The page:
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How to Keep Warm in a Car 2021

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Cars are great for protecting you from wind and rain, but without the heat running continuously, they won't keep you very warm in cold weather. Whether your heater doesn't work, you're on a car-camping trip, or you need to spend the night in your car during a snowstorm, it'll unfortunately get cold in there before too long. But it's not the time to panic! Keeping warm in a cold car is easy with the right steps.

Steps

Method 1 of 3:Tricks to Heat the Car

1Clear any obstructions from the tailpipe before running the heat. If anything is blocking your tailpipe, carbon monoxide will build up in your car while it's on. This is a particular risk if you're stranded during a snowstorm, since snow can pile up without you realizing it. Always clear away anything blocking your tailpipe before turning the heat on.

It's good to keep a small shovel in your car for situations like this.

2Run the heat for 10 minutes each hour. If you'll be in the car for a few hours, give yourself little blasts of heat hourly to stay warm. Start the car and run the heat for 10 minutes at a time to warm the car back up. Then turn it off to save your gas.

If you're sleeping and you wake up cold, you can run the heat for a few minutes to warm yourself before going back to sleep.

Don't get the car so hot that you start sweating. Sweat will make you colder.

If the heat in your car is broken, there are dashboard heaters that can plug into your car. This is a great option if you aren't stuck, but your heat just doesn't work.

3Insulate your windows to stop heat from escaping. Your car will lose a lot of heat through its windows, so block them off. Any type of covering can work as insulation. In a pinch, solar windshield shades work well. You can also use newspaper, cardboard, plastic bags, or anything else that might be in the car. Line your windows with these items to stop heat from escaping.

If you're planning ahead, foam is a great insulator. Get some foam sheets from a hardware store and cut them to fit your windows. Then just stick them into place when you stop the car.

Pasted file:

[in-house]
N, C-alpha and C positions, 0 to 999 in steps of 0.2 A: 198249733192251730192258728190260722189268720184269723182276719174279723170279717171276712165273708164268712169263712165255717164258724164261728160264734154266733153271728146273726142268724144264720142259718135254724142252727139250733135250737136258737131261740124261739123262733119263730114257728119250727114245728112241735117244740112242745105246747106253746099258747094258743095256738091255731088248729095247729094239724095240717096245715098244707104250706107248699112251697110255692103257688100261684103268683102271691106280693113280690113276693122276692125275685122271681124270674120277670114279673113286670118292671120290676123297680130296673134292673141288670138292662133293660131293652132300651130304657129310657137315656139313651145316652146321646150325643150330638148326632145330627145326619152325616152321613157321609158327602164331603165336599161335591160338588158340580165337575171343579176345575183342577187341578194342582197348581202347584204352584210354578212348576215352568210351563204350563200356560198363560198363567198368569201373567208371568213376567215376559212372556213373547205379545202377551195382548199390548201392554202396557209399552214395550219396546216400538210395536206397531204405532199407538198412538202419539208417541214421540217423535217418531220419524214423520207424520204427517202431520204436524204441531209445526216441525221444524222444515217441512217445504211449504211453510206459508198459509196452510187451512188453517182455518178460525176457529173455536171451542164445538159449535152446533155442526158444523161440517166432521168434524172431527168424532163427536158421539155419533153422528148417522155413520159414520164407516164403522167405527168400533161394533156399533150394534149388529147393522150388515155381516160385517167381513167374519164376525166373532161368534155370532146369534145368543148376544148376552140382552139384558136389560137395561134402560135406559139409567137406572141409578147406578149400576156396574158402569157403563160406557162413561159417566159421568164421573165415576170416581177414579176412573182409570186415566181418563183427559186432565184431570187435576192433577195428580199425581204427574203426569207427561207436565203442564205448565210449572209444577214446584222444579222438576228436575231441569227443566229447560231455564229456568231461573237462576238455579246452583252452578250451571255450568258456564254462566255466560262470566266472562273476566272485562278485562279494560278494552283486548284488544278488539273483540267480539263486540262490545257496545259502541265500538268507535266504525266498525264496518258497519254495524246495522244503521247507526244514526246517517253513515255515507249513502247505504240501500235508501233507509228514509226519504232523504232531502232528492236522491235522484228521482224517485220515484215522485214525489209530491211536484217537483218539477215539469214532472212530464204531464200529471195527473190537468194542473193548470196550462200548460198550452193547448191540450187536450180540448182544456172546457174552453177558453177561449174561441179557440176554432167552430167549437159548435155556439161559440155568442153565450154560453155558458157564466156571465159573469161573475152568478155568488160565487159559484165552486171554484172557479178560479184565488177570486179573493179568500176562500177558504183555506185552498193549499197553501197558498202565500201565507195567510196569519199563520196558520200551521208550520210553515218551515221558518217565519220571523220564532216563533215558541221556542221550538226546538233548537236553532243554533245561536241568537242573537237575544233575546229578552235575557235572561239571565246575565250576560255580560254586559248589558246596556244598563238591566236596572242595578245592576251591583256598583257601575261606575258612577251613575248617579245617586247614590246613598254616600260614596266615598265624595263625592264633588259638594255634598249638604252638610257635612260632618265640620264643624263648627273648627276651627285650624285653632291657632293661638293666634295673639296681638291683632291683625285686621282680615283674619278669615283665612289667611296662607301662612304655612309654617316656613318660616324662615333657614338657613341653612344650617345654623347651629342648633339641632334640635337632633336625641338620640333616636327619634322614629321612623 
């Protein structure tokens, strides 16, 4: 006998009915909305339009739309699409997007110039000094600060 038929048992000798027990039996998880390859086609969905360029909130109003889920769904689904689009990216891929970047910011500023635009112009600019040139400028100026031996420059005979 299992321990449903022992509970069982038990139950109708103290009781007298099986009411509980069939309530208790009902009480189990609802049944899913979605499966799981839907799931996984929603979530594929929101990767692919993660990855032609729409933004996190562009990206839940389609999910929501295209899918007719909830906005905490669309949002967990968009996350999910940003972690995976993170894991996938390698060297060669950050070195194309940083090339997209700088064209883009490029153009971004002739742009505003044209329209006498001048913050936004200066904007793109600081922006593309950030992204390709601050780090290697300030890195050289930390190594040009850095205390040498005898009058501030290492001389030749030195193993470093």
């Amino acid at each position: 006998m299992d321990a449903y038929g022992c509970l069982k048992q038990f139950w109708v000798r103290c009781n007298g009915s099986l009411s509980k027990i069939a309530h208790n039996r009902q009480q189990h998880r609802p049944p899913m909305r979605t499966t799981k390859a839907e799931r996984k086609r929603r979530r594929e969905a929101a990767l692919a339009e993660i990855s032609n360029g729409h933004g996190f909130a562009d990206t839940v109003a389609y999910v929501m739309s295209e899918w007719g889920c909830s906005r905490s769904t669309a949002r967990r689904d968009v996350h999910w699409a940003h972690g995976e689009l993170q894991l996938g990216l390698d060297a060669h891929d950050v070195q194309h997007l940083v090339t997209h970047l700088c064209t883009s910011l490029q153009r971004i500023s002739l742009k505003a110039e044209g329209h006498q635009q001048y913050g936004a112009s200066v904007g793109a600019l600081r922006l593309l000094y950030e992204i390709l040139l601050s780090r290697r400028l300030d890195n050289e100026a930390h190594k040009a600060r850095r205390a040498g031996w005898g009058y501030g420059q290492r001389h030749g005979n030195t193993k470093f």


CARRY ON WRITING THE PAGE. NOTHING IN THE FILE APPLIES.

If you have blankets or towels, it's better to wrap yourself in those than use them for your windows. However, if you're layered enough, you can also use these to insulate your windows.

Stuff cracks in the doors with newspaper as well if you have any extra.

4Crack a window open if the weather is damp. This might sound counterintuitive, but keeping the car sealed in damp weather lets moisture build up in the car. This will make you colder over time. Open one of the windows just a crack to let some of that moisture out.

Method 2 of 3:Tips to Warm Yourself

1Wear as many layers as you can. Layering is key to staying warm in the cold, so put on as many clothes as you can fit on yourself. Wear multiple shirts, pants, socks, pairs of underwear, and jackets to preserve your heat. Also wear a hat and gloves to prevent heat from escaping your body.

Keep your shoes on as well. You'll lose heat through your feet, even if you're wearing several pairs of socks.

Sleep in all your layers if you're car-camping. This might not be the most comfortable thing in the world, but you'll stay warm.

If you have other clothes leftover, you can use them to insulate the windows.

2Bring a sleeping bag to stay warm at night. This is your best choice if you're planning on sleeping in your car. Pack a good, thick sleeping bag and bundle up in it as soon as you settle in for the night.

There are specialized, cold-weather sleeping bags built for temperatures below 0 °F (−18 °C). These are expensive, but they're a good option to stay warm with.

3Pack an insulated sleeping pad if you can plan ahead. If you're on a car-camping trip, then this is an essential piece of gear. An insulated foam sleeping pad prevents you from losing heat through the bottom of the car. Roll it out and lay on it when you go to sleep to preserve heat.

There are also inflatable sleeping pads that use air as insulation. These might not work as well as foam, but they're much better than nothing.

4Wrap yourself in a blanket if you're staying still. Even if you're wearing layers, some extra covering is always good to stay warm. If you have a blanket in the car, wrap it around yourself to preserve as much heat as you can.

If you don't have a blanket, towels can work too. In an emergency, you can also use the car floor mats.